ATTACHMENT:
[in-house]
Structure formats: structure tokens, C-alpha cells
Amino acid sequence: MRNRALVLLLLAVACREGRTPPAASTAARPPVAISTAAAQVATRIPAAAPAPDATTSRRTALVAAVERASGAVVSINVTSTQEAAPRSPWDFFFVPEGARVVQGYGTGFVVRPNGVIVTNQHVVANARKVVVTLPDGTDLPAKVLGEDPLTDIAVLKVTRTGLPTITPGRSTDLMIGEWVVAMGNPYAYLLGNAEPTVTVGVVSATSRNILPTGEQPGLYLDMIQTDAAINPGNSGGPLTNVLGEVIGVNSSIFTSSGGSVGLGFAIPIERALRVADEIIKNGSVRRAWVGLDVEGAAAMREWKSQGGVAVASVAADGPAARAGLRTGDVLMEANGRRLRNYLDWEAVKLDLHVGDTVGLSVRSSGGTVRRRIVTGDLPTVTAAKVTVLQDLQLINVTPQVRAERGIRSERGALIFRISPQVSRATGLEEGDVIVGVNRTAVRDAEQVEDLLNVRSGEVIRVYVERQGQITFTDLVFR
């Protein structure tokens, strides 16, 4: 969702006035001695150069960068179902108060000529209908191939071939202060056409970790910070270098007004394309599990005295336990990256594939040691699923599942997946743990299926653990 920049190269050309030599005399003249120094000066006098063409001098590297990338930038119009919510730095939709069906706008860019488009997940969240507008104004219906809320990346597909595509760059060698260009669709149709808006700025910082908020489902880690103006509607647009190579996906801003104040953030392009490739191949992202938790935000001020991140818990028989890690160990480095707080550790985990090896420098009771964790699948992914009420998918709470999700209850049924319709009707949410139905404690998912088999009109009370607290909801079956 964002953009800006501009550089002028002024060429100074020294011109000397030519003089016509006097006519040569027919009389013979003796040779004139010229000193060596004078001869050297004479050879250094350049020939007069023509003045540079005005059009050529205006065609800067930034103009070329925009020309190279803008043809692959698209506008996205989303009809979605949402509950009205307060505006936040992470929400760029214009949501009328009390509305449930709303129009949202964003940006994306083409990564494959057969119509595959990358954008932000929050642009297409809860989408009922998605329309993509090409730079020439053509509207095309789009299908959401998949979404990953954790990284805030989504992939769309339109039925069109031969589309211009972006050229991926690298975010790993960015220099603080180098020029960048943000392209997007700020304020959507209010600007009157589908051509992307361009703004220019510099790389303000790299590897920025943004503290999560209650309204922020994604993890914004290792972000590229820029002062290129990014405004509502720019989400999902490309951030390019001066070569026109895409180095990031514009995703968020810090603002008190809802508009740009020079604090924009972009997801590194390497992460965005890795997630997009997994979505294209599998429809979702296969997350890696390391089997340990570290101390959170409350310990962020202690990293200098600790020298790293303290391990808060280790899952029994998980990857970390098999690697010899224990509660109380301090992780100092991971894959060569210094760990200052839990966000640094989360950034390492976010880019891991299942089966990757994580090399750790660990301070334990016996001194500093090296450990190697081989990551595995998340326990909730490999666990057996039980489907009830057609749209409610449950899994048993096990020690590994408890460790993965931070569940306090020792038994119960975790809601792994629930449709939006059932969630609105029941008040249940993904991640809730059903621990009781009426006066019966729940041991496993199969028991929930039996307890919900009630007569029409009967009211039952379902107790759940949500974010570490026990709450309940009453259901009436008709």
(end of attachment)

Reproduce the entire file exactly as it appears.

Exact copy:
[in-house]
Structure formats: structure tokens, C-alpha cells
Amino acid sequence: MRNRALVLLLLAVACREGRTPPAASTAARPPVAISTAAAQVATRIPAAAPAPDATTSRRTALVAAVERASGAVVSINVTSTQEAAPRSPWDFFFVPEGARVVQGYGTGFVVRPNGVIVTNQHVVANARKVVVTLPDGTDLPAKVLGEDPLTDIAVLKVTRTGLPTITPGRSTDLMIGEWVVAMGNPYAYLLGNAEPTVTVGVVSATSRNILPTGEQPGLYLDMIQTDAAINPGNSGGPLTNVLGEVIGVNSSIFTSSGGSVGLGFAIPIERALRVADEIIKNGSVRRAWVGLDVEGAAAMREWKSQGGVAVASVAADGPAARAGLRTGDVLMEANGRRLRNYLDWEAVKLDLHVGDTVGLSVRSSGGTVRRRIVTGDLPTVTAAKVTVLQDLQLINVTPQVRAERGIRSERGALIFRISPQVSRATGLEEGDVIVGVNRTAVRDAEQVEDLLNVRSGEVIRVYVERQGQITFTDLVFR
């Protein structure tokens, strides 16, 4: 969702006035001695150069960068179902108060000529209908191939071939202060056409970790910070270098007004394309599990005295336990990256594939040691699923599942997946743990299926653990 920049190269050309030599005399003249120094000066006098063409001098590297990338930038119009919510730095939709069906706008860019488009997940969240507008104004219906809320990346597909595509760059060698260009669709149709808006700025910082908020489902880690103006509607647009190579996906801003104040953030392009490739191949992202938790935000001020991140818990028989890690160990480095707080550790985990090896420098009771964790699948992914009420998918709470999700209850049924319709009707949410139905404690998912088999009109009370607290909801079956 964002953009800006501009550089002028002024060429100074020294011109000397030519003089016509006097006519040569027919009389013979003796040779004139010229000193060596004078001869050297004479050879250094350049020939007069023509003045540079005005059009050529205006065609800067930034103009070329925009020309190279803008043809692959698209506008996205989303009809979605949402509950009205307060505006936040992470929400760029214009949501009328009390509305449930709303129009949202964003940006994306083409990564494959057969119509595959990358954008932000929050642009297409809860989408009922998605329309993509090409730079020439053509509207095309789009299908959401998949979404990953954790990284805030989504992939769309339109039925069109031969589309211009972006050229991926690298975010790993960015220099603080180098020029960048943000392209997007700020304020959507209010600007009157589908051509992307361009703004220019510099790389303000790299590897920025943004503290999560209650309204922020994604993890914004290792972000590229820029002062290129990014405004509502720019989400999902490309951030390019001066070569026109895409180095990031514009995703968020810090603002008190809802508009740009020079604090924009972009997801590194390497992460965005890795997630997009997994979505294209599998429809979702296969997350890696390391089997340990570290101390959170409350310990962020202690990293200098600790020298790293303290391990808060280790899952029994998980990857970390098999690697010899224990509660109380301090992780100092991971894959060569210094760990200052839990966000640094989360950034390492976010880019891991299942089966990757994580090399750790660990301070334990016996001194500093090296450990190697081989990551595995998340326990909730490999666990057996039980489907009830057609749209409610449950899994048993096990020690590994408890460790993965931070569940306090020792038994119960975790809601792994629930449709939006059932969630609105029941008040249940993904991640809730059903621990009781009426006066019966729940041991496993199969028991929930039996307890919900009630007569029409009967009211039952379902107790759940949500974010570490026990709450309940009453259901009436008709």